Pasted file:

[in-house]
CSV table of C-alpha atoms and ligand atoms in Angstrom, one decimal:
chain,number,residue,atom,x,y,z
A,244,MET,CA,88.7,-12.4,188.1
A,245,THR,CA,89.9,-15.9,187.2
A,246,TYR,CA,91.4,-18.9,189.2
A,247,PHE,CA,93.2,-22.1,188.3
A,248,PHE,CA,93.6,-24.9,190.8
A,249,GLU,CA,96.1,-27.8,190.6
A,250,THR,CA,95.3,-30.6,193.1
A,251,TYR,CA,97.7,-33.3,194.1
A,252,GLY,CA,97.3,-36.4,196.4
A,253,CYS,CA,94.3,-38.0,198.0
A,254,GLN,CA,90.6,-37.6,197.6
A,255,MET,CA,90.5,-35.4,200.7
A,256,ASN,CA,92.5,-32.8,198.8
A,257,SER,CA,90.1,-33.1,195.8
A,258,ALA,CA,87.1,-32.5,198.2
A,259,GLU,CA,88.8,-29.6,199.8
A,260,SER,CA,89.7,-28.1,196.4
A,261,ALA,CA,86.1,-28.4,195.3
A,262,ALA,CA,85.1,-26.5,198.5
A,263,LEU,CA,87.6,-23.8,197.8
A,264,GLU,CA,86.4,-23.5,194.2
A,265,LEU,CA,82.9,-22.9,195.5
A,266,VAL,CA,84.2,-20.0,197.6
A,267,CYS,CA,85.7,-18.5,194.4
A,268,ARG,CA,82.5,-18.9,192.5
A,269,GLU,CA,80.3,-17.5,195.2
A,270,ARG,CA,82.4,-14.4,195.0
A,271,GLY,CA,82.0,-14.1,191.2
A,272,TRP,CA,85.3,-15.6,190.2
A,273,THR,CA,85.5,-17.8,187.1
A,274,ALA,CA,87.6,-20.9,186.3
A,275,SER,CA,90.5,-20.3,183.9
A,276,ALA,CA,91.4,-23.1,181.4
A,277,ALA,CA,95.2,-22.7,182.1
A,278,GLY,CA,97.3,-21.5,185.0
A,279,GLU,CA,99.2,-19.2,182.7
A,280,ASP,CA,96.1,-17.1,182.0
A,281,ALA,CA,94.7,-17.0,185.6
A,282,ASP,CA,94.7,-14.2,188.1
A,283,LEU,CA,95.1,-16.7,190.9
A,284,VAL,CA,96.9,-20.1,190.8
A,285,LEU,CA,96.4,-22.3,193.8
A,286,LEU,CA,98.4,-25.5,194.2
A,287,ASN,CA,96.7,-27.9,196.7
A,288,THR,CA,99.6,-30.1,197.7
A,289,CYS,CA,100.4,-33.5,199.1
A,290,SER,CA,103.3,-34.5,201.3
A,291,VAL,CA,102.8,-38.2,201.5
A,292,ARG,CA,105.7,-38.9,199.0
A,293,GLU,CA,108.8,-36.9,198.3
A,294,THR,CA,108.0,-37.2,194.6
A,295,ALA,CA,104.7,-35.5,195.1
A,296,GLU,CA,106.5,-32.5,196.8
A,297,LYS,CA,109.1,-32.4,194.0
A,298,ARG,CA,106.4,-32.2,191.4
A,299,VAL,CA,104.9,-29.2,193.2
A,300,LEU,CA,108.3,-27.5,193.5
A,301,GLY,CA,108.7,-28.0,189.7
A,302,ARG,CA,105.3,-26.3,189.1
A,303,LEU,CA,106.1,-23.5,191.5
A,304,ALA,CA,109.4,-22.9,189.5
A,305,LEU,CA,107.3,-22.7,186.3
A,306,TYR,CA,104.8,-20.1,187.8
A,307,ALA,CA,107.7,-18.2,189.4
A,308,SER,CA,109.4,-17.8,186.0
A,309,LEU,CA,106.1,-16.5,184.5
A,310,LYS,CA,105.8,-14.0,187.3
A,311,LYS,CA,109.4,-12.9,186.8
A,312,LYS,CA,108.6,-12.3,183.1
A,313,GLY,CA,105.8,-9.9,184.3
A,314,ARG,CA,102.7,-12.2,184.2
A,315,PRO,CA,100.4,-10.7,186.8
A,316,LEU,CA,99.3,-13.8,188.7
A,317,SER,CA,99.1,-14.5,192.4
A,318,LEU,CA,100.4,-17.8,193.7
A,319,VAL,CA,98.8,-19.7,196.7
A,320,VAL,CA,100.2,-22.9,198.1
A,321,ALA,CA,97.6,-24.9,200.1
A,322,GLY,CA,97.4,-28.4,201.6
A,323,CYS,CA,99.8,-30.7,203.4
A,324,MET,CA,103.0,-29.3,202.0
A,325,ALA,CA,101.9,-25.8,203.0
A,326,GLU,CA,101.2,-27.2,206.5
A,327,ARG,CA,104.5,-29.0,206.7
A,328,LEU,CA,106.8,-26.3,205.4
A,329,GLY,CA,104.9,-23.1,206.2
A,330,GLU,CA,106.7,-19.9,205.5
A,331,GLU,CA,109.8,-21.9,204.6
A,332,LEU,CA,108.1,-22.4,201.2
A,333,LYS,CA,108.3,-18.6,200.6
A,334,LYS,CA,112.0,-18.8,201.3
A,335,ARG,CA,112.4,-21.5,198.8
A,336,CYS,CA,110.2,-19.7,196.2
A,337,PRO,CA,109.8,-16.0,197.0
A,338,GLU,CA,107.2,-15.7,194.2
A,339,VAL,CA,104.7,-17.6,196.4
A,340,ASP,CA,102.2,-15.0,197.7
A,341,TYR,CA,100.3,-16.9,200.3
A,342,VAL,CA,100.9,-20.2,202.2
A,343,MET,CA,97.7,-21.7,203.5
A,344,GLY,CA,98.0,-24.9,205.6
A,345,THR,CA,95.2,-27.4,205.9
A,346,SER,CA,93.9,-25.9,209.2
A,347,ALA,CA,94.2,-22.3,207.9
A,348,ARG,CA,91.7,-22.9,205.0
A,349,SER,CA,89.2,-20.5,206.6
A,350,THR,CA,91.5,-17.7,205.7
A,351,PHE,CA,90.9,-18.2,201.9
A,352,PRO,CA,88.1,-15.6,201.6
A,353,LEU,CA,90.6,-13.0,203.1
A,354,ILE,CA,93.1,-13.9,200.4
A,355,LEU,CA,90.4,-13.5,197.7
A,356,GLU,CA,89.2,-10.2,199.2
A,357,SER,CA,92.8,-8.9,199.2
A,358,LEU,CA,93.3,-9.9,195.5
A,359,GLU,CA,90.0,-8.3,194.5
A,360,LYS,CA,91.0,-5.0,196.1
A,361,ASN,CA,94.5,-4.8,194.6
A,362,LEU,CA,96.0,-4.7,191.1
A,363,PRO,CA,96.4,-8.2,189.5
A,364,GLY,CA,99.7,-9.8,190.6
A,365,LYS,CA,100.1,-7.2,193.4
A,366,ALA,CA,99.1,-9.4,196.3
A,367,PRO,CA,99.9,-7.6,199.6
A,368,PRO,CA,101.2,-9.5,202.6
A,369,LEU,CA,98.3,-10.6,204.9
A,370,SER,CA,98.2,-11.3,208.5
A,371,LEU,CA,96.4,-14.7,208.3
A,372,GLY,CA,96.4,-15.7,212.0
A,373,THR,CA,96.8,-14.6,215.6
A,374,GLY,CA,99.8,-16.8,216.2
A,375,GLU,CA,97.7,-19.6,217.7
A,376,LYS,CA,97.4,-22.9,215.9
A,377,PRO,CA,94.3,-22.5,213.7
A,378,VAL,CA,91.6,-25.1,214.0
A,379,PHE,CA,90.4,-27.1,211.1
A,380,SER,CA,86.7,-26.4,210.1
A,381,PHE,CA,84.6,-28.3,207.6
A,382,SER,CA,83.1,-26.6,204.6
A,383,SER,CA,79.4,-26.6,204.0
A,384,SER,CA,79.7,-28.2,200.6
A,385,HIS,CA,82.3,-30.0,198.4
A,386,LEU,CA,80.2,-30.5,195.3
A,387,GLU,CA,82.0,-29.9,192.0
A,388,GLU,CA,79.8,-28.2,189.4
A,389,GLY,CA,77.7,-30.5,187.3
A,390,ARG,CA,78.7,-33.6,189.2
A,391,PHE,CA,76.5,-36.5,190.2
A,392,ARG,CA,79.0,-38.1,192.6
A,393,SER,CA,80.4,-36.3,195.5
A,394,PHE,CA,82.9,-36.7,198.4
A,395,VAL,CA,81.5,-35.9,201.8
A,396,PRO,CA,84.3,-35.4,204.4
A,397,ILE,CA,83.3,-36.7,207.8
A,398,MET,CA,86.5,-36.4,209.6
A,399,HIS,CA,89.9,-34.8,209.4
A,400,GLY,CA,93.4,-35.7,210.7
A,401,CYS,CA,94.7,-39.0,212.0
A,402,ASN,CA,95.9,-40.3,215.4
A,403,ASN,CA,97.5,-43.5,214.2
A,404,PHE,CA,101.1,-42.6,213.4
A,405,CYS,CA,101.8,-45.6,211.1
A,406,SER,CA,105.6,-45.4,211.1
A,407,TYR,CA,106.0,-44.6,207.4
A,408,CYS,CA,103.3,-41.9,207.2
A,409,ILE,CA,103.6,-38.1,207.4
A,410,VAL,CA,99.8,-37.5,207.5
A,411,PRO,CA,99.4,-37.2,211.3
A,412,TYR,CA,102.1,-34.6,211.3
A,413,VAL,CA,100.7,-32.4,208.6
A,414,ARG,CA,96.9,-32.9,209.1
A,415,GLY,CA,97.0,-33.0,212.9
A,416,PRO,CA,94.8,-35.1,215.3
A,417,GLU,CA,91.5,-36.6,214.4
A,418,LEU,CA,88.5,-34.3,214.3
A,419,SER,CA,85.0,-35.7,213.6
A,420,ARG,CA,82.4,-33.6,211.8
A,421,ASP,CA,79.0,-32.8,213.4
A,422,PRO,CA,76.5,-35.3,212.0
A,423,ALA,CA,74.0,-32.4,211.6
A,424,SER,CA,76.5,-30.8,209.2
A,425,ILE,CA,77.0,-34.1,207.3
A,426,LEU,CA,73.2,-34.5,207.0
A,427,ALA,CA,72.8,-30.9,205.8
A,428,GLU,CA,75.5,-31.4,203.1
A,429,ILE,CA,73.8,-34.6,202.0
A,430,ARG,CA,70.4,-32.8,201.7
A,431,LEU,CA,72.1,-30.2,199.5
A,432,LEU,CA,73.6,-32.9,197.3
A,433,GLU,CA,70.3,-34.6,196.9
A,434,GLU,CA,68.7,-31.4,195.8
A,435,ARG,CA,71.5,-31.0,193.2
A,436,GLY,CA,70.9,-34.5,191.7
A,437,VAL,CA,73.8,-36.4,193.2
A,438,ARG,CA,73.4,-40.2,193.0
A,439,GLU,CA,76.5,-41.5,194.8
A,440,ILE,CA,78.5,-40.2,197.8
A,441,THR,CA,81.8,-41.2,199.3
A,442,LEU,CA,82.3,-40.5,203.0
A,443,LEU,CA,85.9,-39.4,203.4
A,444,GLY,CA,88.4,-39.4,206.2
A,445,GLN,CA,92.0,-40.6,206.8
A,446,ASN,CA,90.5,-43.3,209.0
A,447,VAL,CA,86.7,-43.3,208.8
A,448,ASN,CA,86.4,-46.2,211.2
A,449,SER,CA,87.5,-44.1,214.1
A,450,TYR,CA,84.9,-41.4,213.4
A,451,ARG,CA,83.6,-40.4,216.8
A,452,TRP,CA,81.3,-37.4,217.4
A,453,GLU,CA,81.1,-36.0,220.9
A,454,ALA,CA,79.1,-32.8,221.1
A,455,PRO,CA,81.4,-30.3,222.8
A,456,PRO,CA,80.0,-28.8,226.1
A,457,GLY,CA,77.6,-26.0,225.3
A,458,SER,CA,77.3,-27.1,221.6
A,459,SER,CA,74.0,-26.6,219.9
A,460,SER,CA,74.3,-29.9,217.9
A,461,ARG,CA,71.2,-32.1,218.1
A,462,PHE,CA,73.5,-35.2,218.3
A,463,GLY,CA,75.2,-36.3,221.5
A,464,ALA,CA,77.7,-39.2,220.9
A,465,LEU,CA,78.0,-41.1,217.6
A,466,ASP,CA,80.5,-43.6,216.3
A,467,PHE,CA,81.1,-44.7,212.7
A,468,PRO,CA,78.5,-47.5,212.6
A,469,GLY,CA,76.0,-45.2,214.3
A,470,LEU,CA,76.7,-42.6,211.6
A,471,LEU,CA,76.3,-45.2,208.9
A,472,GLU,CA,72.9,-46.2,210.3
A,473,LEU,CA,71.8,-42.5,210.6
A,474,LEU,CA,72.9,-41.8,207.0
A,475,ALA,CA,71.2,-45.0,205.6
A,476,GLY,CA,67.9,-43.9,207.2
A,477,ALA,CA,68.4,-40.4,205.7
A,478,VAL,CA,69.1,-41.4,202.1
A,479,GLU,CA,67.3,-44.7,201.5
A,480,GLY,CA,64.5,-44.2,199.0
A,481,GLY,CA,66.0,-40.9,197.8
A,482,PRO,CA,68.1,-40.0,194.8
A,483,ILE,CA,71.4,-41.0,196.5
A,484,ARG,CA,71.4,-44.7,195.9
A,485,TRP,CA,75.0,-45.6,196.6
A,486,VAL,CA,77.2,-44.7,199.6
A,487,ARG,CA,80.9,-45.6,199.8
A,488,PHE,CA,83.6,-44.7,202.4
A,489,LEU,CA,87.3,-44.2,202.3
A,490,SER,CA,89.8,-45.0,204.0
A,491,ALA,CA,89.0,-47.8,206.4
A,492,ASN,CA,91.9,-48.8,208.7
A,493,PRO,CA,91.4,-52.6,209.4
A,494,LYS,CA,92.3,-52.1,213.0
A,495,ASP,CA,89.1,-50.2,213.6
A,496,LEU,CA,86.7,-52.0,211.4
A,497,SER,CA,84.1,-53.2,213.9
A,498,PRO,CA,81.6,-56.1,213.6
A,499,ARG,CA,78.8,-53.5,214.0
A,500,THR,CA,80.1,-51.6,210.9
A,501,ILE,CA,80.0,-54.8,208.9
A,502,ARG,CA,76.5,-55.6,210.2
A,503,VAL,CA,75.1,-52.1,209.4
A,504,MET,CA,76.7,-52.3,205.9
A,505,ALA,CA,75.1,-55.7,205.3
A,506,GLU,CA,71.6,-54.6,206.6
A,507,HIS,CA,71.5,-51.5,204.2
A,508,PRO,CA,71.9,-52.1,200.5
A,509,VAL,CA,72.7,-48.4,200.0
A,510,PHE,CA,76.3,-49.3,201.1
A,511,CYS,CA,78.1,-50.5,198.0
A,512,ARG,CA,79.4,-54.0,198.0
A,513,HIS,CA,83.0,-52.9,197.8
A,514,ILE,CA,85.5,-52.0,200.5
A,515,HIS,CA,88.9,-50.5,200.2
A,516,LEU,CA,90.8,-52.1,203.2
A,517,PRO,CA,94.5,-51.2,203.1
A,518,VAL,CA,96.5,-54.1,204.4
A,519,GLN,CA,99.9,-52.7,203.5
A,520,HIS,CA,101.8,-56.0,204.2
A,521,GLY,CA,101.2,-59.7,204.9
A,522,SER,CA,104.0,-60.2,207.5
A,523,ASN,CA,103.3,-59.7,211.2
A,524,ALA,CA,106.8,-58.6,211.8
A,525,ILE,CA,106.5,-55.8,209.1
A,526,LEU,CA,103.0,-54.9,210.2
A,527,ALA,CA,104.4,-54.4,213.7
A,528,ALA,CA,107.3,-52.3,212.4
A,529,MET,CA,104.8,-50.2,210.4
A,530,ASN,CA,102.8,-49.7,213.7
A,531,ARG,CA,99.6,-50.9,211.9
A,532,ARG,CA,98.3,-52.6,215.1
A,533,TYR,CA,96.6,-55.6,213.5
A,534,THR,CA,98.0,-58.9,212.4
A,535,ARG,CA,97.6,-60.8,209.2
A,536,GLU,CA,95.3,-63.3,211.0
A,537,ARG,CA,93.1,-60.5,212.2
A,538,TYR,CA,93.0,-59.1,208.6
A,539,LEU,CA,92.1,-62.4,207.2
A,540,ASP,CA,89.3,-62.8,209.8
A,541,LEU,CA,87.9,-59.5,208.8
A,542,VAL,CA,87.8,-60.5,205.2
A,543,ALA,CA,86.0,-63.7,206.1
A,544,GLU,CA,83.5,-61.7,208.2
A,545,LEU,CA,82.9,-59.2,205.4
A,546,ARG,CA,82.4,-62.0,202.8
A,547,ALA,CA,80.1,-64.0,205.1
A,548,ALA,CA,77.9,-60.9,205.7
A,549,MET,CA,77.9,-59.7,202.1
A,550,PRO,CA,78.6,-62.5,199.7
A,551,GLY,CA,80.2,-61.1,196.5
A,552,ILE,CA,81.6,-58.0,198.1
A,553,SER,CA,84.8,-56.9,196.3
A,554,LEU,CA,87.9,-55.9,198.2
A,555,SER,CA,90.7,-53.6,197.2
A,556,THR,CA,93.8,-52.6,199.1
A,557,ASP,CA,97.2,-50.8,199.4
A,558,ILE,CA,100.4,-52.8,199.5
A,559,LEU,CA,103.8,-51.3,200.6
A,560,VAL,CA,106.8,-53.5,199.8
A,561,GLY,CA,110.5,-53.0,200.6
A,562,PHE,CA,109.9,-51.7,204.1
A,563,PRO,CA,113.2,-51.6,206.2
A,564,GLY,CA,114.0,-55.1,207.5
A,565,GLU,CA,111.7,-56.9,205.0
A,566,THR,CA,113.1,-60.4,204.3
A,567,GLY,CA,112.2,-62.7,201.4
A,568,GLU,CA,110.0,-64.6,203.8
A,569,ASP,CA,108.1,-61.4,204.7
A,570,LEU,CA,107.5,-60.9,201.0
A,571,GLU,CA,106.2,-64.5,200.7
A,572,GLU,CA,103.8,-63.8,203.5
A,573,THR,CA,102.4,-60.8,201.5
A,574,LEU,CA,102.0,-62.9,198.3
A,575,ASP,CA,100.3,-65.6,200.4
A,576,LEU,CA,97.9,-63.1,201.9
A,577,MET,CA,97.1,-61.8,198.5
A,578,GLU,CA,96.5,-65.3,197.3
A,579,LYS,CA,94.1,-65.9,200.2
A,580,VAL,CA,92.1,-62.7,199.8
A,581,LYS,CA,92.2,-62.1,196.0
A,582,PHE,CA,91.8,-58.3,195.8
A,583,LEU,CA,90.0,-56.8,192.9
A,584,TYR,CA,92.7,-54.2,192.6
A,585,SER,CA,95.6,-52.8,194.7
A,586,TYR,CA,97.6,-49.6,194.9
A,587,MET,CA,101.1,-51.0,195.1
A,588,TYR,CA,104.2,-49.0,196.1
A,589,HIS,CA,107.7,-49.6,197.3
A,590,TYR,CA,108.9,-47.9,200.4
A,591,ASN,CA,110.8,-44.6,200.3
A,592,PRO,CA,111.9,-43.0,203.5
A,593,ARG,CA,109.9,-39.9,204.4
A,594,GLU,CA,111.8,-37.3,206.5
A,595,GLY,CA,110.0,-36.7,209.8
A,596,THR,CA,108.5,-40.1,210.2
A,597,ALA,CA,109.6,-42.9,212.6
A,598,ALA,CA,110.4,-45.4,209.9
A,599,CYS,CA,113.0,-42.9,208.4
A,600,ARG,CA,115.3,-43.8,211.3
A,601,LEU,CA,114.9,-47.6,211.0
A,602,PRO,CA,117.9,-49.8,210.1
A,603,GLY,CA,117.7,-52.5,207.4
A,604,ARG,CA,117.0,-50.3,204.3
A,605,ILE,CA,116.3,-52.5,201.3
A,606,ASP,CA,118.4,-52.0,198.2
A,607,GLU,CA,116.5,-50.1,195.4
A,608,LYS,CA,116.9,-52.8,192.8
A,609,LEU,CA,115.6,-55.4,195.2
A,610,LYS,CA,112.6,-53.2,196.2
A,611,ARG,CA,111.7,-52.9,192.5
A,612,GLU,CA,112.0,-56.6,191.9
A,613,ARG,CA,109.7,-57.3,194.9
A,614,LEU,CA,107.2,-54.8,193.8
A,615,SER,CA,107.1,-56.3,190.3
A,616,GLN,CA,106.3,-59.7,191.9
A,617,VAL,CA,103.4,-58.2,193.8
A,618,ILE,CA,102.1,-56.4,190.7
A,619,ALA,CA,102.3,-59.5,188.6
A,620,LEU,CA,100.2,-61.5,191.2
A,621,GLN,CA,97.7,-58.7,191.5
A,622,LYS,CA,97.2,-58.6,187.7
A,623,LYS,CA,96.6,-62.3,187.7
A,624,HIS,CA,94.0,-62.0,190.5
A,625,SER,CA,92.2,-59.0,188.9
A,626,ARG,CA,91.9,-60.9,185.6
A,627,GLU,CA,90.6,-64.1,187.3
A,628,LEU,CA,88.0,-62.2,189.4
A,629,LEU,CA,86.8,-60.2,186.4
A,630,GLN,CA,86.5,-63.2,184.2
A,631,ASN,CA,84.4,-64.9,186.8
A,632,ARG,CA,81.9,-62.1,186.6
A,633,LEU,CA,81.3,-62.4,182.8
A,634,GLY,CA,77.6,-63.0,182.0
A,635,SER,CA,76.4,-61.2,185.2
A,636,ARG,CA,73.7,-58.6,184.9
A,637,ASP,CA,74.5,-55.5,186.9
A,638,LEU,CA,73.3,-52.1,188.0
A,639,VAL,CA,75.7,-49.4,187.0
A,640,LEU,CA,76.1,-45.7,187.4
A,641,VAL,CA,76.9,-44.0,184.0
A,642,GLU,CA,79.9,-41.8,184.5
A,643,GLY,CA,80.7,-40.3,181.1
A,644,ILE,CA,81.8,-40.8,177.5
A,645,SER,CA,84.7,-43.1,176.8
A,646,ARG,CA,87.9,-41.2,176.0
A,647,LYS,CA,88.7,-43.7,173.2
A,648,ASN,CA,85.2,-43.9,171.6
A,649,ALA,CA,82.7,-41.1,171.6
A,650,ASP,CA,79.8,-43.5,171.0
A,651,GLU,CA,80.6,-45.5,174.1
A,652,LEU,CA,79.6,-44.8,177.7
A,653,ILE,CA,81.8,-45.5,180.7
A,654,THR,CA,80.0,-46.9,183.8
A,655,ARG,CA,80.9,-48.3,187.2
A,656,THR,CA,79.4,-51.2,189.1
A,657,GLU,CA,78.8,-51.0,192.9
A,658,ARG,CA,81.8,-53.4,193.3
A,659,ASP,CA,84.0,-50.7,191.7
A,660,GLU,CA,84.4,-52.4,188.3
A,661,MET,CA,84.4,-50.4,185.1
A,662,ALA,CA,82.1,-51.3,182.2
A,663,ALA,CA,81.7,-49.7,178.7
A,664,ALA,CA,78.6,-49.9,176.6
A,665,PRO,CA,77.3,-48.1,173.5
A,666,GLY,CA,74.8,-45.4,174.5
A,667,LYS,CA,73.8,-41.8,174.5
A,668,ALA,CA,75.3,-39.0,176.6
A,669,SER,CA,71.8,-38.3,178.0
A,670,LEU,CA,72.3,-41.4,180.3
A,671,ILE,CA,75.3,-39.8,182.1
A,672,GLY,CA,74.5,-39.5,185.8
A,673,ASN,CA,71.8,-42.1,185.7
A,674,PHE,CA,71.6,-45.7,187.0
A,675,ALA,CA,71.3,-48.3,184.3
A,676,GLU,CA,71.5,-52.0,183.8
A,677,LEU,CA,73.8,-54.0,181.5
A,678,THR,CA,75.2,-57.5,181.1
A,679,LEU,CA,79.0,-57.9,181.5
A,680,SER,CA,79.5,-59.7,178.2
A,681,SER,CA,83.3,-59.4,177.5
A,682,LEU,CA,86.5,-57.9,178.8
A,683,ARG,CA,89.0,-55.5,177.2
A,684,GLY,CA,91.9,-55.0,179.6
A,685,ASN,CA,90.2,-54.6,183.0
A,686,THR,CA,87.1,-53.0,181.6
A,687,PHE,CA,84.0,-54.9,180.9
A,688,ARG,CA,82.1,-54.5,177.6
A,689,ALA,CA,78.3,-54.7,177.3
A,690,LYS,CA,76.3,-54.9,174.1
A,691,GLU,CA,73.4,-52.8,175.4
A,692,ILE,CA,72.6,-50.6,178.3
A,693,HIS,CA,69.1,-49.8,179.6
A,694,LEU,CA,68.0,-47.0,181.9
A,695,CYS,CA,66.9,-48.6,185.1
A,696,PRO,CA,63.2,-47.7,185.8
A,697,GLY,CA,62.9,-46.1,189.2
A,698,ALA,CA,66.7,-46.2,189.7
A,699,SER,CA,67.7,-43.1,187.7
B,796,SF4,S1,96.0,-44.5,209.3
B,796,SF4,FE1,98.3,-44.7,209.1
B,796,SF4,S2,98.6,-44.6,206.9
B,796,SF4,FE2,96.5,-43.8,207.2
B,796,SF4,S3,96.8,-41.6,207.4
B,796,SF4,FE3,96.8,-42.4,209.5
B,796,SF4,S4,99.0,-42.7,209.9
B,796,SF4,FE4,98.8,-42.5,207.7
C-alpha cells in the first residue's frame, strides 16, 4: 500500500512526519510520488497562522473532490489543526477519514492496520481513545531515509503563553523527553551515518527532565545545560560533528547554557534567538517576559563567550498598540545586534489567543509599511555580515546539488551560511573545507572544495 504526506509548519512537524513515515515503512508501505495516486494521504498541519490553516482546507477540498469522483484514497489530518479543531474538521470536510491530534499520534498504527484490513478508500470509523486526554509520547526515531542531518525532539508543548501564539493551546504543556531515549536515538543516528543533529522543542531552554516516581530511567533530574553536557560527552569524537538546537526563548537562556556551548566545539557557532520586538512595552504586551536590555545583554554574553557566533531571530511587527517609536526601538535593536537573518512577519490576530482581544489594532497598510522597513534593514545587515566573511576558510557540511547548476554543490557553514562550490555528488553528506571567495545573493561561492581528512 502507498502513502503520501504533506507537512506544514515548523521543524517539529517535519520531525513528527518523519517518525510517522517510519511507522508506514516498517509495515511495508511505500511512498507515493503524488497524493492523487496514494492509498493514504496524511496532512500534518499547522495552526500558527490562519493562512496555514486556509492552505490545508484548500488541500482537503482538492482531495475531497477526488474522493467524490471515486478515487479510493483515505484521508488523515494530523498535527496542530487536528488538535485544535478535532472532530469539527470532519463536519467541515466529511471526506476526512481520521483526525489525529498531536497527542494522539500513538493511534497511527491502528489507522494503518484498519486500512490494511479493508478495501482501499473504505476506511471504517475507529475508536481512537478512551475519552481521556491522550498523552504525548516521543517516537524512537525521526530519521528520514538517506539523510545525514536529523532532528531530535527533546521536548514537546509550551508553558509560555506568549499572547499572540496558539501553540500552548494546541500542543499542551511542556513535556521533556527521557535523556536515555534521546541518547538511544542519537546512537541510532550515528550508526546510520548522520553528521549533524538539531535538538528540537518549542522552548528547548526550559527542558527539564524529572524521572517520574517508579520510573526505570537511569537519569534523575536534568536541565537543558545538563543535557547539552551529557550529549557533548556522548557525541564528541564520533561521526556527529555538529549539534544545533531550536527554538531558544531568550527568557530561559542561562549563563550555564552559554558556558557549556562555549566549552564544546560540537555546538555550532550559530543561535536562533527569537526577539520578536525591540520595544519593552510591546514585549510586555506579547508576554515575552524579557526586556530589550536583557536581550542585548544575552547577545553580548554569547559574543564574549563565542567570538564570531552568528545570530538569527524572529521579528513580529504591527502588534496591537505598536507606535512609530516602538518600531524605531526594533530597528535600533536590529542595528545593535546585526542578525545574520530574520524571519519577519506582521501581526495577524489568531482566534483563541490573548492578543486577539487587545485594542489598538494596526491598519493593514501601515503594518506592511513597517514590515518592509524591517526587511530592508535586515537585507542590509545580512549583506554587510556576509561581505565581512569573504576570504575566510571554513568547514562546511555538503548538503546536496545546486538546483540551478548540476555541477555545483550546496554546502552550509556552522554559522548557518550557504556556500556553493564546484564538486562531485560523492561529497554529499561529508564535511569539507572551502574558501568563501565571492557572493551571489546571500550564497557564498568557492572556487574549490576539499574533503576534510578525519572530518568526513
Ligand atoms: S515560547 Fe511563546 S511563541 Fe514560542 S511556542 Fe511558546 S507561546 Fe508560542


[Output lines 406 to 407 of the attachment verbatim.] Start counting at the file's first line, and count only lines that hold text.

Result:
A,646,ARG,CA,87.9,-41.2,176.0
A,647,LYS,CA,88.7,-43.7,173.2